6. Just me Joe

    Ahh well a a steak loving Paleo water myself I can tell you that you need balance. Avocados and bacon at every meal!? That’s not nutritionally sound under anyone’s guidelines. I don’t watch my cals at all and lost 30 lbs over the summer by eating bacon and eggs cooked in grass fed butter, coffee with butter and mct oil, big ass salads for lunch and protein and veggies for dinner. If I had to wager a guess if say I fly around 3000 cals a day and 100-125 grams of fat. Granted I haven’t counted. I am disciplined in that I don’t crave or bend on the food rules, heck I won’t eat even the wrong kind of cooking oil. I do however take cheat days from time to time.

    The six pack is coming and I’ve helped others lose weight as well. So no, we don’t count calories, but pay attention to a mindful way of eating well balanced whole foods. Sure, a lot of bacon (I eat a pound a week) – but not bacon all day. I love dark chocolate but common sense says dont eat it at every meal in large quantities. Go ahead and blame the diet though, I’m sure thats the problem

  7. Just me Joe

    Okay, that might have been harsh. A lot if people struggle with changin their eating habits. I sure have …another good suggestion would be to follow one of the many 30 meal plans you can get from Marks daily apple, books like practical paleo and the Paleo Solution.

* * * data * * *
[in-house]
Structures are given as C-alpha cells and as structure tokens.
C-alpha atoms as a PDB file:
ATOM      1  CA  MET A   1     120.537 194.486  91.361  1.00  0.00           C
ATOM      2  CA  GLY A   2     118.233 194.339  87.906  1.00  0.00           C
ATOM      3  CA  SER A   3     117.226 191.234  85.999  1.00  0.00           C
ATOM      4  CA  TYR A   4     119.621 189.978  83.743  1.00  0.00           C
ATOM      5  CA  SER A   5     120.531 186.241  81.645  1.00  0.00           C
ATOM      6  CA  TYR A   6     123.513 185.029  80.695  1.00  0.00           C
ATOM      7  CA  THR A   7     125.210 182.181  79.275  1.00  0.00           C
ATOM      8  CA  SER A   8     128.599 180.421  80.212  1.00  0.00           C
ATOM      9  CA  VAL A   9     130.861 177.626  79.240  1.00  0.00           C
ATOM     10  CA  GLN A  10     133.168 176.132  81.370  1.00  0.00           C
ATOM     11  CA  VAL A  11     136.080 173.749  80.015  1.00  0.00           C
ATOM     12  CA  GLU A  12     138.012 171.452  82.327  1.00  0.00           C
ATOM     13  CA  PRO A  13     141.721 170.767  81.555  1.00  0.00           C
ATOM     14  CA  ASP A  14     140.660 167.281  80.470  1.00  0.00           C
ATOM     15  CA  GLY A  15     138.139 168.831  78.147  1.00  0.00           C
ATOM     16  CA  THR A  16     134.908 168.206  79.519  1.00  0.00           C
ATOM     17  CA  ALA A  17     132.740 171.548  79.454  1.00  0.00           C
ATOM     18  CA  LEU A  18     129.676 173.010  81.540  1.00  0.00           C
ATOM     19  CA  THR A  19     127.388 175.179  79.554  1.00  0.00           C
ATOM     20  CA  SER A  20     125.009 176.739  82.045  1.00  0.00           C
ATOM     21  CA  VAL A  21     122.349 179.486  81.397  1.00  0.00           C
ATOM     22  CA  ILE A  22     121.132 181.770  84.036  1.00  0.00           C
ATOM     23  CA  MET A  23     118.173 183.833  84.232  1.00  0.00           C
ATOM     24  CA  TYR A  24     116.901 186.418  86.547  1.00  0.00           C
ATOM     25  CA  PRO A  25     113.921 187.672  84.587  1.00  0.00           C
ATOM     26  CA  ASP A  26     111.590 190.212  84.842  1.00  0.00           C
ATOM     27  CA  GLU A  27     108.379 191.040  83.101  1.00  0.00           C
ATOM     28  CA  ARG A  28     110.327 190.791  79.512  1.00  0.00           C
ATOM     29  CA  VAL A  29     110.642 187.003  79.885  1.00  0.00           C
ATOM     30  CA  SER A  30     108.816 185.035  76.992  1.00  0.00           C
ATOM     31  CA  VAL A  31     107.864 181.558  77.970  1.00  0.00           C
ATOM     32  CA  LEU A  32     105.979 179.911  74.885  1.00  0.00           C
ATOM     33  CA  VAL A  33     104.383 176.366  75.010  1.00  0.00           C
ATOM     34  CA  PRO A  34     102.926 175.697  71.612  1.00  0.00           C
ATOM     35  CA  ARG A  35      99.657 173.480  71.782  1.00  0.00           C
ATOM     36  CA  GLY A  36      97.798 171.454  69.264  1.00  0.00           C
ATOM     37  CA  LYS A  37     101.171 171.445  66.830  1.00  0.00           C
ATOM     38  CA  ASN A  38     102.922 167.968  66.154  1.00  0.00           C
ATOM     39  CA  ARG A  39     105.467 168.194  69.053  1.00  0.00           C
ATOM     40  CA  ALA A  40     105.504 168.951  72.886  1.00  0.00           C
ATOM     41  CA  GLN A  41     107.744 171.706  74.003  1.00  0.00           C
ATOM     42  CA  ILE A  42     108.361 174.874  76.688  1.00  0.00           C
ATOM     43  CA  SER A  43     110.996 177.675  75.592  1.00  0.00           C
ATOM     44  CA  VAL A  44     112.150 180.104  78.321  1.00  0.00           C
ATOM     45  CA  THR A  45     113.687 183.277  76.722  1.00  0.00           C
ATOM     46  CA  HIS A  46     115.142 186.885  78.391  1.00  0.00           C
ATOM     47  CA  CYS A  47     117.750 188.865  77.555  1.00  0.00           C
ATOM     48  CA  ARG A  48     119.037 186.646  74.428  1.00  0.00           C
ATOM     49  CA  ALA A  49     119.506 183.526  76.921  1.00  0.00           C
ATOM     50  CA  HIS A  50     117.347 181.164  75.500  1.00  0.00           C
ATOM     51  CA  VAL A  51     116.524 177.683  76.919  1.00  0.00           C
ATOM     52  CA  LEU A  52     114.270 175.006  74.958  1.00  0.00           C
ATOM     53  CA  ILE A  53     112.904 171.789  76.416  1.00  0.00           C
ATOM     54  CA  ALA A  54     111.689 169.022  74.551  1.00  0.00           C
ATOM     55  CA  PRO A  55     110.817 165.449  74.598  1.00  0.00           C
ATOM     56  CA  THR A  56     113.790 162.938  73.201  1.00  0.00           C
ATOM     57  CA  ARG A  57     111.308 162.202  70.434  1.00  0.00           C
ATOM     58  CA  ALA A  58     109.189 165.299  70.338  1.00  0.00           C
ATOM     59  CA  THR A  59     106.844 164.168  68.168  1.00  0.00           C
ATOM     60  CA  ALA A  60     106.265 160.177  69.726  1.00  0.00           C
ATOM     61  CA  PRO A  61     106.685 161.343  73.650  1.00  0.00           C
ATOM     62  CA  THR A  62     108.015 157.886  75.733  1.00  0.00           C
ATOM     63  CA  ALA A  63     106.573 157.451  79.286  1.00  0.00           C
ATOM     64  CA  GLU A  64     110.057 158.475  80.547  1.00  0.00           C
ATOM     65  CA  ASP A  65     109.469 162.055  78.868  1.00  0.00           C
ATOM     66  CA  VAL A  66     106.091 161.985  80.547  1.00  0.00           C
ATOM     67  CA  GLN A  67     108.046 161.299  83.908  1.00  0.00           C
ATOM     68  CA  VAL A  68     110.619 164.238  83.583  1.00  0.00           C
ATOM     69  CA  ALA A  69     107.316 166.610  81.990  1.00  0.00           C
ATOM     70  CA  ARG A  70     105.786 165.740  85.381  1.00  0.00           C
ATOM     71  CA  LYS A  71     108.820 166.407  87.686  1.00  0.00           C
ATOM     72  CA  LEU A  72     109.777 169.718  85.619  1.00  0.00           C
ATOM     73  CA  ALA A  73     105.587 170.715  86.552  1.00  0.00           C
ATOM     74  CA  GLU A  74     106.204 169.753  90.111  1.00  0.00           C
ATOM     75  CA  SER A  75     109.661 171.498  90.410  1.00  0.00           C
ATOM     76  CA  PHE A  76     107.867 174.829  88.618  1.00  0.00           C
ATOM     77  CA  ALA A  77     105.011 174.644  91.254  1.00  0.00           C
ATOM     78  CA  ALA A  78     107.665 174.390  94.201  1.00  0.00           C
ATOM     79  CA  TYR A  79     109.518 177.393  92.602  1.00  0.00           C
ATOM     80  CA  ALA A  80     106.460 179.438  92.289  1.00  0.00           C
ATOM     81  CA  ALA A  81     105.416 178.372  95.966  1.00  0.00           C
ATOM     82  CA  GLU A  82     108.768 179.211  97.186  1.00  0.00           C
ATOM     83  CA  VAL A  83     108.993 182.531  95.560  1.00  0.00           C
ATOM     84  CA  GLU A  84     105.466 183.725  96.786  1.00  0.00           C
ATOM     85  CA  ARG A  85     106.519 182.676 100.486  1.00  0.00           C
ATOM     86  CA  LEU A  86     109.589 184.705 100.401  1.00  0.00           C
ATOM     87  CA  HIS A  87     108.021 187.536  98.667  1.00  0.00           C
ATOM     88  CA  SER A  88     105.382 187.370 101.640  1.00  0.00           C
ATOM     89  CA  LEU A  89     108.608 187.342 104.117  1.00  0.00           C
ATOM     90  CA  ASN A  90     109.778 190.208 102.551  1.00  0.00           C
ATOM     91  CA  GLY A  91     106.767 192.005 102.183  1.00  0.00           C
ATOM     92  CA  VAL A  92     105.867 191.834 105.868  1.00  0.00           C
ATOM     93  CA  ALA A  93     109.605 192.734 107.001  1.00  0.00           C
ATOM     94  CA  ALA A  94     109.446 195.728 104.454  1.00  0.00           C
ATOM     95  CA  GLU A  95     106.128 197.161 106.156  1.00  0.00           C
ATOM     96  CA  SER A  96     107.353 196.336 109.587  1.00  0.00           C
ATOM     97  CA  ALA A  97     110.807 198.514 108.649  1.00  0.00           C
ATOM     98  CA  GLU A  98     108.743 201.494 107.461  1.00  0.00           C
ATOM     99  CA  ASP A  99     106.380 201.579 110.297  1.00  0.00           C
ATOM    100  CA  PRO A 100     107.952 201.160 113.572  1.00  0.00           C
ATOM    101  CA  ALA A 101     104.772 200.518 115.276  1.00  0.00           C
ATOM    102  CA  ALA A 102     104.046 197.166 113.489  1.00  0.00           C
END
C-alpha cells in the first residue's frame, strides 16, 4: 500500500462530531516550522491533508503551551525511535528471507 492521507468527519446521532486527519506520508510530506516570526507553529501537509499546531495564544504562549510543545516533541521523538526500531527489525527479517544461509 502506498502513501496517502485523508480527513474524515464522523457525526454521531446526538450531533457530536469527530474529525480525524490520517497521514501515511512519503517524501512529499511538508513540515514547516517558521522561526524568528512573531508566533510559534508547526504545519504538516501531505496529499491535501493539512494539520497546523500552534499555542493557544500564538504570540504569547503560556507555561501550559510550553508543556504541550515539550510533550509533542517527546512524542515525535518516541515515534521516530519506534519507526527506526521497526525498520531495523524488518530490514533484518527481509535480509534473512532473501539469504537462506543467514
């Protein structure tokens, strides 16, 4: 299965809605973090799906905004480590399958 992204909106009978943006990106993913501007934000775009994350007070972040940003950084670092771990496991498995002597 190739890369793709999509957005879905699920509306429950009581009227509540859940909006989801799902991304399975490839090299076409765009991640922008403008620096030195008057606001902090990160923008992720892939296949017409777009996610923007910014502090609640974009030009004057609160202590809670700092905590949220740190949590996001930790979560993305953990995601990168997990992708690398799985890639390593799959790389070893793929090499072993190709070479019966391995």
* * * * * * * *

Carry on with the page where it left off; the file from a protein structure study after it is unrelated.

Ill tell you though, whenever I’ve given the guides to other people the first they point out is the high calories and high fat. I think that’s another reason paleo has the reputation it does. It utterly confounds people when they watch me eat, they want to know how I possibly stay so fit eating huge portions of what they consider weight gaining foods like hamburger parties and olive oil salad dressing. When you’re fat adapted and not putting tons of insulin spiking foods in your body it’s going to work.

    You can’t cheat on the paleo diet every day if you want strong results. Then you get a double want effect of carbs, negative insulin response and a high fat diet. Your body won’t be efficient in processing the fat if there’s wheat and an abundance if sugar in the way.

  8. Common Sense

    I agree with Lady Z. When she said “If you are obese and Paleo, calories count,” she was absolutley correct. You can re-word that statement to read “If you are obese and [any random diet plan/lifestyle], calories count” and still be correct 100% of the time. Science will always win that argument. The only way for an obese person to lose weight is to reduce caloric intake. There is no way around that equation, despite what many health & fitness gurus may tell you.

    Food energy is always going to be food energy, and your body will treat 3000 calories of Paleo-approved foods the exact same way it will treat 3000 calories of non-Paleo foods in terms of energy expenditure/storage. The bottom line is that it doesn’t matter what you are eating – if you are eating TOO MUCH of it, your body will have an excess of food energy. If your body cannot utilize that food energy immediately, it will store it.